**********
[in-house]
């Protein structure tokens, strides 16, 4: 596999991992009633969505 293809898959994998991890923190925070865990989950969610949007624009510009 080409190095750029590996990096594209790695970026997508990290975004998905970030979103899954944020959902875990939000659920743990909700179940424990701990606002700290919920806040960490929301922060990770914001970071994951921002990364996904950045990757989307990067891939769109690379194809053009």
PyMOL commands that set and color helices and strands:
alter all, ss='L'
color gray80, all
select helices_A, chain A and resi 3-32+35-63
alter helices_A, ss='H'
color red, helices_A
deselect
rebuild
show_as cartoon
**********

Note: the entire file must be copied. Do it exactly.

[in-house]
């Protein structure tokens, strides 16, 4: 596999991992009633969505 293809898959994998991890923190925070865990989950969610949007624009510009 080409190095750029590996990096594209790695970026997508990290975004998905970030979103899954944020959902875990939000659920743990909700179940424990701990606002700290919920806040960490929301922060990770914001970071994951921002990364996904950045990757989307990067891939769109690379194809053009």
PyMOL commands that set and color helices and strands:
alter all, ss='L'
color gray80, all
select helices_A, chain A and resi 3-32+35-63
alter helices_A, ss='H'
color red, helices_A
deselect
rebuild
show_as cartoon